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In our next case study, we will be examining the story of Fred (an alias). Fred came to us after a personal recommendation from a family friend after multiple visits to multiple hearing professionals. Fred’s story goes like this:

Fred had been to multiple professionals searching for the best results with hearing aids but ran into some issues which left him in search of something better. His past experiences had shown him that while the professionals he visited had mostly been very kind, caring people there was a lack of:

You may have noticed our recurring theme, “where you go is more important than what you get.” In support of this, we will be posting some case studies reviewing different situations where the services we provide made a big difference for someone who was otherwise not using hearing aids they received somewhere else.

In this case, the patient had good quality hearing aids they were fit with somewhere else but never received the proper benefit from them. After repeated visits to her original provider, she came to us hoping that we would be able to help her hear better with those same hearing aids. Below outlines the problems she came to us with and how we were able to help get her hearing well consistently with those same devices. The names used in the story are fake, for everyone’s privacy of course!

The business of fitting hearing aids is one that is not without competition, especially in a densely populated area such as northern New Jersey. All business’ have competition to a certain extent however we believe a business which thrives by providing a highly specialized service (not just a commoditized product) falls into a different realm. Successfully combining professional ability, honesty, candor, ability to listen and understand your customers, and empathy - is not something done equally well among all working people.

This is in fact why some business’ providing professional services do a better job than others. When It comes to fitting hearing aids, which is a process whose

Properly fit, quality hearing aids can be expensive. It is important to realize that the price for "hearing aids" encompasses much more than just the devices themselves (considering they are being purchased through a hearing healthcare professional).  To properly answer this question, consider the following:

-       Quality, high performing hearing devices cost the manufacturers of these devices considerable resources to research and develop, produce (on a relatively small scale compared to cell phones or computers), and support (all devices come with a warranty).  Hearing aids are used in a pretty rough environment exposed to ear wax, sweat, dust, hairspray, etc…so that warranty is important.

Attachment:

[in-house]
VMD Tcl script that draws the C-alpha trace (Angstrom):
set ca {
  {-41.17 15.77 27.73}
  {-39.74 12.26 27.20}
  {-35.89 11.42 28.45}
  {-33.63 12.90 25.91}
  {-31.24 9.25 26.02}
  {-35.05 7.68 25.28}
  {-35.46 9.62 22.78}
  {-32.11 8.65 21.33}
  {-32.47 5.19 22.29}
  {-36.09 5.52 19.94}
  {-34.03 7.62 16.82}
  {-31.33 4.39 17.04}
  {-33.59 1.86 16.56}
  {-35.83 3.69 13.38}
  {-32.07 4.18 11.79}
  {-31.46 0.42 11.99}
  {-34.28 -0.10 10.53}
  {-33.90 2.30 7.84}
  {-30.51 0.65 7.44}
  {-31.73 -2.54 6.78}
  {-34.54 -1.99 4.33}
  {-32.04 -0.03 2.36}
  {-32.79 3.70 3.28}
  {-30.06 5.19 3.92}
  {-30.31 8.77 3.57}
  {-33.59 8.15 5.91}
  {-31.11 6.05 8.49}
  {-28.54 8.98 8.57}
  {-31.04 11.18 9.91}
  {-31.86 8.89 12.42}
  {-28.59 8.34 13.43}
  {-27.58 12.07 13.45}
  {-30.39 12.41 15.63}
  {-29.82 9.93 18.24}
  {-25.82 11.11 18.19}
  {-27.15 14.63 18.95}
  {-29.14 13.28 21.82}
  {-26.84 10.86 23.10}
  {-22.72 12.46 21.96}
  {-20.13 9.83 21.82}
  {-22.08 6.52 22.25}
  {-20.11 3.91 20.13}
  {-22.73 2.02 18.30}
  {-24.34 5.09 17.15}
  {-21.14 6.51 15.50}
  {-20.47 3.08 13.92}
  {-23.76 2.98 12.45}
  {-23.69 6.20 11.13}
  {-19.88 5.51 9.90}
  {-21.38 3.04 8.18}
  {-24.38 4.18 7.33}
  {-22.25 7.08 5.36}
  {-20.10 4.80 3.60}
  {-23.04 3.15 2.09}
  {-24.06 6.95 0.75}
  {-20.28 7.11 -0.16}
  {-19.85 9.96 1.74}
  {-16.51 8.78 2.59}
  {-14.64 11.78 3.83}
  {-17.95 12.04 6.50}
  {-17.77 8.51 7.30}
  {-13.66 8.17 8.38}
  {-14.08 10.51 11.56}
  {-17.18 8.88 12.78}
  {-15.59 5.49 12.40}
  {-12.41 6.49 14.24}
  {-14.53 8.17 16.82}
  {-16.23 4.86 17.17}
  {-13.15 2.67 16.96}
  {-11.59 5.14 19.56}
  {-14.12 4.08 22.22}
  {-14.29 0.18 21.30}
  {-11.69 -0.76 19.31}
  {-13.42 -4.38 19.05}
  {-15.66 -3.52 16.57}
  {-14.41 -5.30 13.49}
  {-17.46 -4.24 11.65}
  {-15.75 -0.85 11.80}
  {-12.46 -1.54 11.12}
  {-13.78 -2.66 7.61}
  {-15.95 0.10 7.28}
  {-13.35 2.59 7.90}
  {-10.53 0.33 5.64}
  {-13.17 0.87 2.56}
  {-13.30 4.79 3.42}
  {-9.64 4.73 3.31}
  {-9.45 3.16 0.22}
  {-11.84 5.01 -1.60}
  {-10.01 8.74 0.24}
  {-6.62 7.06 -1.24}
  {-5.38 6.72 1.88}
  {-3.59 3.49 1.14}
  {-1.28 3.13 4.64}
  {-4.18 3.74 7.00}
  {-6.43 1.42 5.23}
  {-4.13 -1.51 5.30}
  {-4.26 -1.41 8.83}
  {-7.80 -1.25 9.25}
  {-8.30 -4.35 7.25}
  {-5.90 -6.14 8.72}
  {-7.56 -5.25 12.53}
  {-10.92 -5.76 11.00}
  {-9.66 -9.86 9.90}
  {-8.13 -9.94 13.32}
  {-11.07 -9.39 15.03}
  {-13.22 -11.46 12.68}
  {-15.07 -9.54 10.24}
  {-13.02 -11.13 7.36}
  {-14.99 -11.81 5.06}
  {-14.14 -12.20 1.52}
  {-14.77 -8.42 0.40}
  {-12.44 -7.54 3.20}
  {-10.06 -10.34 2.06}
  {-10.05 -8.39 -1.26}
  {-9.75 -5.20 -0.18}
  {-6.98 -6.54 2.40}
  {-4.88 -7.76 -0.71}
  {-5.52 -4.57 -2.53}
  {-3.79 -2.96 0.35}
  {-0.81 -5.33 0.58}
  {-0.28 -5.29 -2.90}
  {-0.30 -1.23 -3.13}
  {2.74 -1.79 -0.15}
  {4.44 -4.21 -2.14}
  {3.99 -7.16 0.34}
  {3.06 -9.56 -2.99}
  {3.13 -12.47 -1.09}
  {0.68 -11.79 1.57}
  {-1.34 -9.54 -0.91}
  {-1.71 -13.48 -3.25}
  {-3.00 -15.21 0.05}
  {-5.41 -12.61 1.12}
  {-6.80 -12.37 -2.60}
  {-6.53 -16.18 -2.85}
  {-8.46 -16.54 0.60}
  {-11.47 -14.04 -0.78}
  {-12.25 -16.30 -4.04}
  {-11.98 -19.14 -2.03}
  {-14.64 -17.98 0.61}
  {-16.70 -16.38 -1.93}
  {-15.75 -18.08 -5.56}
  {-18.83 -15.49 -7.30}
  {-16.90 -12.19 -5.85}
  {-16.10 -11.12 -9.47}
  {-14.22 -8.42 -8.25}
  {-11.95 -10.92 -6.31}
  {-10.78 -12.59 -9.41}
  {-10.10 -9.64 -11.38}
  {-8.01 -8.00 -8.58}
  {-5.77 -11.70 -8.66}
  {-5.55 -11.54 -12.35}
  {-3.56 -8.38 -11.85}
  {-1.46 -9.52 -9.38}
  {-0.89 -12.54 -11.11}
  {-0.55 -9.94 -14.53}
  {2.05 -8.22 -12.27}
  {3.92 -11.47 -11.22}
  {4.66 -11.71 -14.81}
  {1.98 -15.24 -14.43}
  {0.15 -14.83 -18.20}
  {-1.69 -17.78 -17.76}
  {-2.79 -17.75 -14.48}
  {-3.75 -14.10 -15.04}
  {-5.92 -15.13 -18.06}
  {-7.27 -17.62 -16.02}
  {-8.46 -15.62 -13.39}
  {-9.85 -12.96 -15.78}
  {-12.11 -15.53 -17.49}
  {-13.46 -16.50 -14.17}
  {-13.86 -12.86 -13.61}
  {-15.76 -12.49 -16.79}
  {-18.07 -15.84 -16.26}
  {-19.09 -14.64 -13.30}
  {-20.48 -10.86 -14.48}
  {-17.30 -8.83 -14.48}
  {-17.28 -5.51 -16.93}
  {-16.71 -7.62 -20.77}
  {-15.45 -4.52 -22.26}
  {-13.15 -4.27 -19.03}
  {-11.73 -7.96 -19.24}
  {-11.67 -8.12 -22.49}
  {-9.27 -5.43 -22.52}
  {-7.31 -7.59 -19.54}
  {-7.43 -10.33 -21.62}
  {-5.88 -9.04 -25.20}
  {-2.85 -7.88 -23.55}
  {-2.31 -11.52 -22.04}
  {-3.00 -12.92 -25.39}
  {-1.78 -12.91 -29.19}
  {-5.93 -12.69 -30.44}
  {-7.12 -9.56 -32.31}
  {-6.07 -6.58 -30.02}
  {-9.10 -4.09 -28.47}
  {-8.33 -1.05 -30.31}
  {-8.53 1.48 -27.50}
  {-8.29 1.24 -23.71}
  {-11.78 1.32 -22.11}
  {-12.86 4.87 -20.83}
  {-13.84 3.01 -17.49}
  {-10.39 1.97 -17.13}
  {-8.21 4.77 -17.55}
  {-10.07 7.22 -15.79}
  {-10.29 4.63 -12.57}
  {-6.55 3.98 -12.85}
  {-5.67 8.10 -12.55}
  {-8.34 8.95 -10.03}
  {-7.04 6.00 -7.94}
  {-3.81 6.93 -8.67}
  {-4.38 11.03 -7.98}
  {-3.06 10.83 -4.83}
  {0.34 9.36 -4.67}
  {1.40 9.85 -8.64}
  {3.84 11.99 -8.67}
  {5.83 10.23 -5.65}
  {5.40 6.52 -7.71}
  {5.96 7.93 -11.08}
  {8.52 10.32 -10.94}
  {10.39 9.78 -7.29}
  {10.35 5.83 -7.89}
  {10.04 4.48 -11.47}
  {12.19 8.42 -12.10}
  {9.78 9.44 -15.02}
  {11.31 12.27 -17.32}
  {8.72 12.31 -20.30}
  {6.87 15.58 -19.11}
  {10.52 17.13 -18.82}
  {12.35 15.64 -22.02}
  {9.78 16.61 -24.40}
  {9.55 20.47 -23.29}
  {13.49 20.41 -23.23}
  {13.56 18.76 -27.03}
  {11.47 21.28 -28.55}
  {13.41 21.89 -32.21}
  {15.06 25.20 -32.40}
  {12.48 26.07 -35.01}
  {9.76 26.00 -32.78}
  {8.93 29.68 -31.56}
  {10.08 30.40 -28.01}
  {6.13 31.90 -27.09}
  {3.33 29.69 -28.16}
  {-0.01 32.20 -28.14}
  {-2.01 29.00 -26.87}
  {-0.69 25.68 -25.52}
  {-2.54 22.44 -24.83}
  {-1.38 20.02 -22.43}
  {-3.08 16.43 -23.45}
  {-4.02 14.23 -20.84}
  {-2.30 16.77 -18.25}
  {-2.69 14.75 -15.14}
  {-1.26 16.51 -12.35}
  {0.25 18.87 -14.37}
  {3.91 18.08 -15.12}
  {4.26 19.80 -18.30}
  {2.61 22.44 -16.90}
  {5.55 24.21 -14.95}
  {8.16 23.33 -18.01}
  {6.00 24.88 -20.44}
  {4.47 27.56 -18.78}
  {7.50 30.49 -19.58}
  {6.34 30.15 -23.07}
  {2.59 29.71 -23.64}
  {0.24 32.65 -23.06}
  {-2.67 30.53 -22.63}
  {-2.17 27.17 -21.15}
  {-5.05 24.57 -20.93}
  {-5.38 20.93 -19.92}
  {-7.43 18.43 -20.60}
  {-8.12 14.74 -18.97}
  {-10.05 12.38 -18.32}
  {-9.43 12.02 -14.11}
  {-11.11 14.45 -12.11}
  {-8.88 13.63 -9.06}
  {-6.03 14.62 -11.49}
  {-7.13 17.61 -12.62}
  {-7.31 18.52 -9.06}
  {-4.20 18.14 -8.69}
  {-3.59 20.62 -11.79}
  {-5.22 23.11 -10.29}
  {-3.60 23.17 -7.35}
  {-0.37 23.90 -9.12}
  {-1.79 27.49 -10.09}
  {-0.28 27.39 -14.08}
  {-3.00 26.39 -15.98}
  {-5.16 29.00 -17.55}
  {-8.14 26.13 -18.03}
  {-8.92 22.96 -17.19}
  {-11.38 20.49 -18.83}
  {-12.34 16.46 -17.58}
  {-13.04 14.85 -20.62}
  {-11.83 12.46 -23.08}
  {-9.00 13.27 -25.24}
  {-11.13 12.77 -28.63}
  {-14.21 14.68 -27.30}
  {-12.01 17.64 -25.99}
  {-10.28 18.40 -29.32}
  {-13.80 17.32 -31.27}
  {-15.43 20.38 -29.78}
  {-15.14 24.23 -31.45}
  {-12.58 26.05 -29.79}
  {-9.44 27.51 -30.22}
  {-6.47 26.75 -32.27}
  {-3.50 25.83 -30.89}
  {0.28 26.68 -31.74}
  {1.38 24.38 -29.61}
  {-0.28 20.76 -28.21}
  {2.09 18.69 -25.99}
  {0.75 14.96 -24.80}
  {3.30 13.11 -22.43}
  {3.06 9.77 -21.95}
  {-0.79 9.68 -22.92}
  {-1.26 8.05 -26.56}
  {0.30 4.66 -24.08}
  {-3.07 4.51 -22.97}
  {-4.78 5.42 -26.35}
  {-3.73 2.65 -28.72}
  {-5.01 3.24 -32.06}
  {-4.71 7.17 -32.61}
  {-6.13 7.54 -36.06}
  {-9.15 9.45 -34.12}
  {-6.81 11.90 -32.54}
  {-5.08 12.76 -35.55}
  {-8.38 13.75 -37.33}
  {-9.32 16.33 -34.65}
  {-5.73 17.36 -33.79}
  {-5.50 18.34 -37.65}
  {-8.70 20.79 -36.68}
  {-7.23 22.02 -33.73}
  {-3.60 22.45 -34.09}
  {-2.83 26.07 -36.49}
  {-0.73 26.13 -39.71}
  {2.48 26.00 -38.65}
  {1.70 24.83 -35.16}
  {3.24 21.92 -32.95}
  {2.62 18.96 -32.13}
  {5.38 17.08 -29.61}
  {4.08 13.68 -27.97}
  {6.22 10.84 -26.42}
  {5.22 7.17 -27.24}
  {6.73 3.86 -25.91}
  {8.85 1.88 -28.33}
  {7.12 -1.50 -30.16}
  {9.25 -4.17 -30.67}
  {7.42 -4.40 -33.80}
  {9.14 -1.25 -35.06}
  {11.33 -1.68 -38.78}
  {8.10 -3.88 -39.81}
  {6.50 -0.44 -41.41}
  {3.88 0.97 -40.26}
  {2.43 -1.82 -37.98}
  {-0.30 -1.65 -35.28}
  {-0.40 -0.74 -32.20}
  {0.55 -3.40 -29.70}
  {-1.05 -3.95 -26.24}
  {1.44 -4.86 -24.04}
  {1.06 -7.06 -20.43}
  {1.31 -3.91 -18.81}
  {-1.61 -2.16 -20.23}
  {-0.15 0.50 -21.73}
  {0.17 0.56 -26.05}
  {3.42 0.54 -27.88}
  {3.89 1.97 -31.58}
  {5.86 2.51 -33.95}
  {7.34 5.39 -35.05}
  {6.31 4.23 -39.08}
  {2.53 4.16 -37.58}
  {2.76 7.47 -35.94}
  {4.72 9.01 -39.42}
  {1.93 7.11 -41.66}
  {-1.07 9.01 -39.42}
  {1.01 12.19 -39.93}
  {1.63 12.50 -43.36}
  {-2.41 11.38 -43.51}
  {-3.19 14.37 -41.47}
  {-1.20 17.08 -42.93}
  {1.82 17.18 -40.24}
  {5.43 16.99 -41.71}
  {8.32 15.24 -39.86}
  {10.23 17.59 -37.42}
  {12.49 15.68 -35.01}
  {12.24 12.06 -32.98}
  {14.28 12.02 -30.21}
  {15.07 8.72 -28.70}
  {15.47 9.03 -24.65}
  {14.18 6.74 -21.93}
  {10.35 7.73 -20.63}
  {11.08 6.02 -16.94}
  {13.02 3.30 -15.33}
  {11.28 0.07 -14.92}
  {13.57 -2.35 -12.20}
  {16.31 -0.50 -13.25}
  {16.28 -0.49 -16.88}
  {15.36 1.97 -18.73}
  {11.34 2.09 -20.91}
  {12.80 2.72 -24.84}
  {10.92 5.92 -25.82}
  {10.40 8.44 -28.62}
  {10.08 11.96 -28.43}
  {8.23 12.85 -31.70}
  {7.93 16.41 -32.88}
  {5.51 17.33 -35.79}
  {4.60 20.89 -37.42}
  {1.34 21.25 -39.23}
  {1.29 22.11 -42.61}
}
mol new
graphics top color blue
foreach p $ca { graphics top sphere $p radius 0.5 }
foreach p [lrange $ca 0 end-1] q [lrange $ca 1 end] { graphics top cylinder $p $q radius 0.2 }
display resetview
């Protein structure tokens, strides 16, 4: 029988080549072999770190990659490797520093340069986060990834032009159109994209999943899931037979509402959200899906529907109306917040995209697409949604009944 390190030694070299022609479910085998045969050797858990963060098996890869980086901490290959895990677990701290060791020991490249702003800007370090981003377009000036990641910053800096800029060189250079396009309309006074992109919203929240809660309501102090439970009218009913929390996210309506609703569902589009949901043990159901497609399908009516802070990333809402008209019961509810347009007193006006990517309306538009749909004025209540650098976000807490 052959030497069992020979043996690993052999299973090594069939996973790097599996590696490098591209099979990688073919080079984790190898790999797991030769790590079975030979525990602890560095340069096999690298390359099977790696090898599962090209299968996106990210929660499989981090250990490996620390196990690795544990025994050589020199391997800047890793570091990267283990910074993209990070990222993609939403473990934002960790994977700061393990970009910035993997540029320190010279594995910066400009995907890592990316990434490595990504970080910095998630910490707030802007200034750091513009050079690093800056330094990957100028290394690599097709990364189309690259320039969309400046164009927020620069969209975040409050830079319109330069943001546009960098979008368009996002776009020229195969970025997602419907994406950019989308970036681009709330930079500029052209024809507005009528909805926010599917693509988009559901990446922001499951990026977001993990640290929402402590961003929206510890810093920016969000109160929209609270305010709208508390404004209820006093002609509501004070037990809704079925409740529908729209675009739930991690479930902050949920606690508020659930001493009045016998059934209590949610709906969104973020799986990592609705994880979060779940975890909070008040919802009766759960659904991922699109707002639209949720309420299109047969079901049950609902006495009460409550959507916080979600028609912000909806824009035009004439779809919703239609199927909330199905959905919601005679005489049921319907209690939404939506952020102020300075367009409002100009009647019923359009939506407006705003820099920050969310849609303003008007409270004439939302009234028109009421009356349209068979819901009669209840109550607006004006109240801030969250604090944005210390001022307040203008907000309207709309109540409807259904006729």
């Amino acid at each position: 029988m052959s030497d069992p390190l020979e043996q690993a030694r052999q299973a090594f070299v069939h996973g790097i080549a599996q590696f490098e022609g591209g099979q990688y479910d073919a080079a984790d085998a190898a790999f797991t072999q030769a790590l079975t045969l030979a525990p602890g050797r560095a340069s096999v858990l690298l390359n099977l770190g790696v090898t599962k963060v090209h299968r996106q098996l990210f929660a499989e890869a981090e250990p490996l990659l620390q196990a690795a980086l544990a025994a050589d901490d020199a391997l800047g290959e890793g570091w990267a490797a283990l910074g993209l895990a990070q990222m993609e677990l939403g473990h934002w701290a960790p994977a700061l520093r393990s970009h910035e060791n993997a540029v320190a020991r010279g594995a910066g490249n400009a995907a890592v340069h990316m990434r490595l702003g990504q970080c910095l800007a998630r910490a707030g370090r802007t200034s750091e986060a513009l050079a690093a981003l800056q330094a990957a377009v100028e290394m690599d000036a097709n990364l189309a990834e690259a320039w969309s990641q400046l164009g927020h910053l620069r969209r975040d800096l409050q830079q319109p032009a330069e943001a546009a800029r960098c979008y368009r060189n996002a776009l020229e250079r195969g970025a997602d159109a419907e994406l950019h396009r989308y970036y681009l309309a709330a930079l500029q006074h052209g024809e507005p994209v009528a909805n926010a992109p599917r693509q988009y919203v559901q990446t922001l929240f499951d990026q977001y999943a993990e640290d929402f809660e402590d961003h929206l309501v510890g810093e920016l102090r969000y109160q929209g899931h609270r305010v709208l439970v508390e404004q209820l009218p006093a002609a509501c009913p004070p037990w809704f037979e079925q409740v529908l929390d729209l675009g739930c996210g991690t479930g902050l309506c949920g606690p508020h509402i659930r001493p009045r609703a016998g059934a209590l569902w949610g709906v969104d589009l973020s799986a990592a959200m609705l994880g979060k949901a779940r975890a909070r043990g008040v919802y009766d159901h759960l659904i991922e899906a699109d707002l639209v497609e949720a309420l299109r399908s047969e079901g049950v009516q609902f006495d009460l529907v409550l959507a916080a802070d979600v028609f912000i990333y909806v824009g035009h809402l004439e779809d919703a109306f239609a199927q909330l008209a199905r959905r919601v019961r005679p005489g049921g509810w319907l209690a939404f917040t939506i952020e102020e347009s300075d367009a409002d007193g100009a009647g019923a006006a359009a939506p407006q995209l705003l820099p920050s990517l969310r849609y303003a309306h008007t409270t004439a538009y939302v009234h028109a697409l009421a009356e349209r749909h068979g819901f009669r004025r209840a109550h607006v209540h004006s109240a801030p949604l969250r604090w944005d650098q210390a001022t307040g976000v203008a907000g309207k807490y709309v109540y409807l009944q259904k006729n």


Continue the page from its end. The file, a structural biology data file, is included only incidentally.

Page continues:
Untreated hearing loss (not wearing a hearing aid) can lead to social, psychological and physical issues. While the effects of hearing loss are different for each individual, most hearing-impaired people suffer some consequences until they seek treatment.

Ahrens Hearing Aid Center in Fair Lawn, NJ, can assist you on your path to healthy hearing. Call 201-794-0120 today to schedule an appointment.

Studies have linked untreated hearing loss to:

Social consequences, including:

  • Lack of concentration
  • Problems communicating with your spouse, relatives and friends
  • Problems communicating at work
  • Reduced social activity
  • Isolation and withdrawal

Psychological consequences, including:

  • Sadness and depression
  • Feelings of embarrassment, guilt, shame and anger
  • Low self-esteem and self-criticism
  • Increased anxiety

Physical consequences, including:

  • Frequent headaches
  • Stress
  • Sexual problems
  • Tiredness and exhaustion
  • Sleeping and eating problems

The National Council on Aging (NCOA) linked untreated hearing loss to serious mental health challenges, especially in seniors. In a survey of those with untreated hearing issues, the NCOA found that two-thirds of the respondents age 55 and over didn’t believe they needed a hearing aid. About half of the non-users cited the cost of hearing aids. And, one in five expressed embarrassment, and said that hearing aids would make them feel old.

However, hearing loss isn’t just an ailment of aging – it affects all ages, even those in early childhood. For young sufferers, even a mild case of hearing loss can cause difficulty learning, delayed speech and difficultly building interpersonal skills. Children with untreated hearing loss might have difficulty in school and developing healthy self-esteem.

At Ahrens Hearing Center, our caring staff provides full-care hearing loss support. We perform thorough audiometric evaluations to gauge your hearing abilities and limitations. If you need hearing aids, we provide hearing device sales, fittings and other services necessary for your individualized treatment plan.

We proudly provide hearing healthcare services for patients in the Fair Lawn, Hackensack and Paramus communities. Call 201-794-0120 or contact us online to schedule your hearing evaluation today.

One of the most important aspects for longevity of your hearing instruments, which often gets ignored or put low on the priority list, is maintenance of the instruments. Read on to find out more about common problems with hearing aids and how to avoid them or understand the issues before they arise.

A little about hearing aids first…While many hearing aids today are made to a certain IP standard (IP stands for International Protection) to withstand dust and moisture, there are certain areas of the hearing aid which are more at risk. For example, the piece where the amplified sound comes from, the receiver or speaker, cannot have any complete coverings over it otherwise you wouldn’t hear anything. The receiver/speaker is generally deep inside of your ear, which can be very moist, has ear-wax, etc… This fact makes this part the single most troublesome area of the hearing aid. We see far more failed receivers from wax or moisture than any other problem. We also find that there are some people whose receivers fail more often, due to the conditions of their ear (regardless of hearing aid manufacturer) while others never have an issue.